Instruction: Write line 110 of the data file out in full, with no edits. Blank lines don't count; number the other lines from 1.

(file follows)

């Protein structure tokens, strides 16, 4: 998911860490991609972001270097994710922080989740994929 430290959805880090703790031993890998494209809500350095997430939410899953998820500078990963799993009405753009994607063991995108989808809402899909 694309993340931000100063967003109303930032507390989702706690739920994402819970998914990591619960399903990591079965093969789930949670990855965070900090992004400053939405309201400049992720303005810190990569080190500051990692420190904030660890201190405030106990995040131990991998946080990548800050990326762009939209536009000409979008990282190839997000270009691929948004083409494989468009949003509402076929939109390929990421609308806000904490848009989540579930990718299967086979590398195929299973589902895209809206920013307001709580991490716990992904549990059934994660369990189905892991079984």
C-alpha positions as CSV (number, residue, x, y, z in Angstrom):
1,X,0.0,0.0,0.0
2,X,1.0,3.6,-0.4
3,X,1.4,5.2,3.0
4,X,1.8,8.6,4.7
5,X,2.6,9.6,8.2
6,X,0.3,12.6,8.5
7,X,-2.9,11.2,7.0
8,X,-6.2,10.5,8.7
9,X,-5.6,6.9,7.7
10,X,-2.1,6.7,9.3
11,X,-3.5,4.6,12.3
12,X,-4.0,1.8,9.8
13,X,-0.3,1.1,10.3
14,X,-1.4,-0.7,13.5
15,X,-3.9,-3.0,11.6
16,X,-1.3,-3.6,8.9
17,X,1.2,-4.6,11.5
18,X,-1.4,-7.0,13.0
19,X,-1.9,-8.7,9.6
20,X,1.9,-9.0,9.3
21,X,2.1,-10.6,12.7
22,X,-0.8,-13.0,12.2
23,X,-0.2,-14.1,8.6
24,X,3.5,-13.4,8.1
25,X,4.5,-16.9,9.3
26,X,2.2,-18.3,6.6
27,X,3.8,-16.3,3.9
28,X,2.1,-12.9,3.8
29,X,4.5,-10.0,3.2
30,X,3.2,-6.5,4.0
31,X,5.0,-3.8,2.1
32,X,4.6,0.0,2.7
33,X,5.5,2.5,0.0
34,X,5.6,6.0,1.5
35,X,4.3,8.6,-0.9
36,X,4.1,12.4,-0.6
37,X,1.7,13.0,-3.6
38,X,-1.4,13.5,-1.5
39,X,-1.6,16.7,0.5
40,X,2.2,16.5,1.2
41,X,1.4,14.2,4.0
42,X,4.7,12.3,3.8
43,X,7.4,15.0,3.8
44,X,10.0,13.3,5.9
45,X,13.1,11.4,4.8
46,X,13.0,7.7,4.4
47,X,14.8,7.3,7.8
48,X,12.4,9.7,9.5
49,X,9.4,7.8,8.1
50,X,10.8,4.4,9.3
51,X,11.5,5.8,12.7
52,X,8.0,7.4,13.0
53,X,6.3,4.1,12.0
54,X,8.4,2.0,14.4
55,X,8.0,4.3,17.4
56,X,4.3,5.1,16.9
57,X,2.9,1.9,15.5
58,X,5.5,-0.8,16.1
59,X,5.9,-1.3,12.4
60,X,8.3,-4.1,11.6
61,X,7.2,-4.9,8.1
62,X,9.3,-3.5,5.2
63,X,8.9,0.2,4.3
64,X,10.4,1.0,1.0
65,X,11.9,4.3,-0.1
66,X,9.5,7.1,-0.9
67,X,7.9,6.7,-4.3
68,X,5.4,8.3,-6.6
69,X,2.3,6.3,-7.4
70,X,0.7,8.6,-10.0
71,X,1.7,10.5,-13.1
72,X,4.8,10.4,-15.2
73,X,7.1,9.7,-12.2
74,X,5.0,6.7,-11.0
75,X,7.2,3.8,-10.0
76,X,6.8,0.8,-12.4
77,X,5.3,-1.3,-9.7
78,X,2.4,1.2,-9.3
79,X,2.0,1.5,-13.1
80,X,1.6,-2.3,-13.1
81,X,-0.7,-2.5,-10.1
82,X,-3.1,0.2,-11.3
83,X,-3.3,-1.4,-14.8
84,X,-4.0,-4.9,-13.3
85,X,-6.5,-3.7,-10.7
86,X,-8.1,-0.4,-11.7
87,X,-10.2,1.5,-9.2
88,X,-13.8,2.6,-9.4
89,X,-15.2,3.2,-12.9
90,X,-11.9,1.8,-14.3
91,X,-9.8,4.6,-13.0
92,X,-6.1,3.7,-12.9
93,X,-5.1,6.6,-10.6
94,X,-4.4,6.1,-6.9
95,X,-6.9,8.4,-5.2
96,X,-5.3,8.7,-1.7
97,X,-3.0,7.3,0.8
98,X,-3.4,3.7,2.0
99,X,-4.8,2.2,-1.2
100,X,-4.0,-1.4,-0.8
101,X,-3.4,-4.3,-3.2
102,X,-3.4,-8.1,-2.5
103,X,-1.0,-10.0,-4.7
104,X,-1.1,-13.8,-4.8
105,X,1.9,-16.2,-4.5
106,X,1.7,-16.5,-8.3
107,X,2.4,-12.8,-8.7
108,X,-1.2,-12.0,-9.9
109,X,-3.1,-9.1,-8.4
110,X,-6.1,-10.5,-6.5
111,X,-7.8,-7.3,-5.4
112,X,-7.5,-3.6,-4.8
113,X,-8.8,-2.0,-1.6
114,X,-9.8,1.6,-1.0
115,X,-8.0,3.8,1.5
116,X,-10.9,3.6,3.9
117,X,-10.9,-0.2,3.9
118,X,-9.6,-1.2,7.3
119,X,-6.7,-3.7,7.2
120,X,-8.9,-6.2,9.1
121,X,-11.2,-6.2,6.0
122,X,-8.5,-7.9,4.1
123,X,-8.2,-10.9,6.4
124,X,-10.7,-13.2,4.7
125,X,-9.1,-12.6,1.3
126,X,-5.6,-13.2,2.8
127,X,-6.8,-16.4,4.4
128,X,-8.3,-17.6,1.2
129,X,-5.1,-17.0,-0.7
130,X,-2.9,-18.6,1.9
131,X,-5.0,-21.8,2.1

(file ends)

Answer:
108,X,-1.2,-12.0,-9.9